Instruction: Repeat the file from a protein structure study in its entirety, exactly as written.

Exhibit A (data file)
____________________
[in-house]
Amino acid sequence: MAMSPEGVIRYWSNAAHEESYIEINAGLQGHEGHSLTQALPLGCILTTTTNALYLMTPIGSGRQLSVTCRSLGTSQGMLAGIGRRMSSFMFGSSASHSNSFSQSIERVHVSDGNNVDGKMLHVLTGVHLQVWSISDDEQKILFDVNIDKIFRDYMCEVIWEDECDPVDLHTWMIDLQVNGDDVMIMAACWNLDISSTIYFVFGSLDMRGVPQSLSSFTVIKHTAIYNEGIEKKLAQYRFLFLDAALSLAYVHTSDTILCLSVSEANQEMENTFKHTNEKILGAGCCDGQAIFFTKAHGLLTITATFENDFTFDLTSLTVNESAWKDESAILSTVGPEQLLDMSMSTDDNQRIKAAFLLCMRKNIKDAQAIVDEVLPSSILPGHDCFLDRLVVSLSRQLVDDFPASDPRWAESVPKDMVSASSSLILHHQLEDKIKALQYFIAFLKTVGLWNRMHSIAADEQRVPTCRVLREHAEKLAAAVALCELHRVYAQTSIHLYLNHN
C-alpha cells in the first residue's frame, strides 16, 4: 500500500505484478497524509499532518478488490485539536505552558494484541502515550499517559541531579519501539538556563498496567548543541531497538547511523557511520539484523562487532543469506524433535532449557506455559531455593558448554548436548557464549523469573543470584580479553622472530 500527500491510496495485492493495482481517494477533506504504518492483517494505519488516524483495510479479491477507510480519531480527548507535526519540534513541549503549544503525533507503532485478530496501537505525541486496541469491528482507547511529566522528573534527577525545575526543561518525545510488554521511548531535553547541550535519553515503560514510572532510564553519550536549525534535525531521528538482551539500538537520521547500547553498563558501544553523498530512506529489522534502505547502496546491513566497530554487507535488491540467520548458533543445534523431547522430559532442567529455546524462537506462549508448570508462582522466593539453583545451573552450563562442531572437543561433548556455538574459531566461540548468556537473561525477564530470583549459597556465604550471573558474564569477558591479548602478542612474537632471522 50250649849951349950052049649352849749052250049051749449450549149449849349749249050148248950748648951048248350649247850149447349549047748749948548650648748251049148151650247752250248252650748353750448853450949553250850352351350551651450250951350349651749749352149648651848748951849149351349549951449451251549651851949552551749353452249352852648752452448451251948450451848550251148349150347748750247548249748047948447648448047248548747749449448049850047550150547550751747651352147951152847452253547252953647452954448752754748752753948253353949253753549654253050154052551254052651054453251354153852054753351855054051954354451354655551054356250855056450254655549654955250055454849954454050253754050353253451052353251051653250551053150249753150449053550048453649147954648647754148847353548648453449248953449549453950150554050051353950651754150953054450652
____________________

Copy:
[in-house]
Amino acid sequence: MAMSPEGVIRYWSNAAHEESYIEINAGLQGHEGHSLTQALPLGCILTTTTNALYLMTPIGSGRQLSVTCRSLGTSQGMLAGIGRRMSSFMFGSSASHSNSFSQSIERVHVSDGNNVDGKMLHVLTGVHLQVWSISDDEQKILFDVNIDKIFRDYMCEVIWEDECDPVDLHTWMIDLQVNGDDVMIMAACWNLDISSTIYFVFGSLDMRGVPQSLSSFTVIKHTAIYNEGIEKKLAQYRFLFLDAALSLAYVHTSDTILCLSVSEANQEMENTFKHTNEKILGAGCCDGQAIFFTKAHGLLTITATFENDFTFDLTSLTVNESAWKDESAILSTVGPEQLLDMSMSTDDNQRIKAAFLLCMRKNIKDAQAIVDEVLPSSILPGHDCFLDRLVVSLSRQLVDDFPASDPRWAESVPKDMVSASSSLILHHQLEDKIKALQYFIAFLKTVGLWNRMHSIAADEQRVPTCRVLREHAEKLAAAVALCELHRVYAQTSIHLYLNHN
C-alpha cells in the first residue's frame, strides 16, 4: 500500500505484478497524509499532518478488490485539536505552558494484541502515550499517559541531579519501539538556563498496567548543541531497538547511523557511520539484523562487532543469506524433535532449557506455559531455593558448554548436548557464549523469573543470584580479553622472530 500527500491510496495485492493495482481517494477533506504504518492483517494505519488516524483495510479479491477507510480519531480527548507535526519540534513541549503549544503525533507503532485478530496501537505525541486496541469491528482507547511529566522528573534527577525545575526543561518525545510488554521511548531535553547541550535519553515503560514510572532510564553519550536549525534535525531521528538482551539500538537520521547500547553498563558501544553523498530512506529489522534502505547502496546491513566497530554487507535488491540467520548458533543445534523431547522430559532442567529455546524462537506462549508448570508462582522466593539453583545451573552450563562442531572437543561433548556455538574459531566461540548468556537473561525477564530470583549459597556465604550471573558474564569477558591479548602478542612474537632471522 50250649849951349950052049649352849749052250049051749449450549149449849349749249050148248950748648951048248350649247850149447349549047748749948548650648748251049148151650247752250248252650748353750448853450949553250850352351350551651450250951350349651749749352149648651848748951849149351349549951449451251549651851949552551749353452249352852648752452448451251948450451848550251148349150347748750247548249748047948447648448047248548747749449448049850047550150547550751747651352147951152847452253547252953647452954448752754748752753948253353949253753549654253050154052551254052651054453251354153852054753351855054051954354451354655551054356250855056450254655549654955250055454849954454050253754050353253451052353251051653250551053150249753150449053550048453649147954648647754148847353548648453449248953449549453950150554050051353950651754150953054450652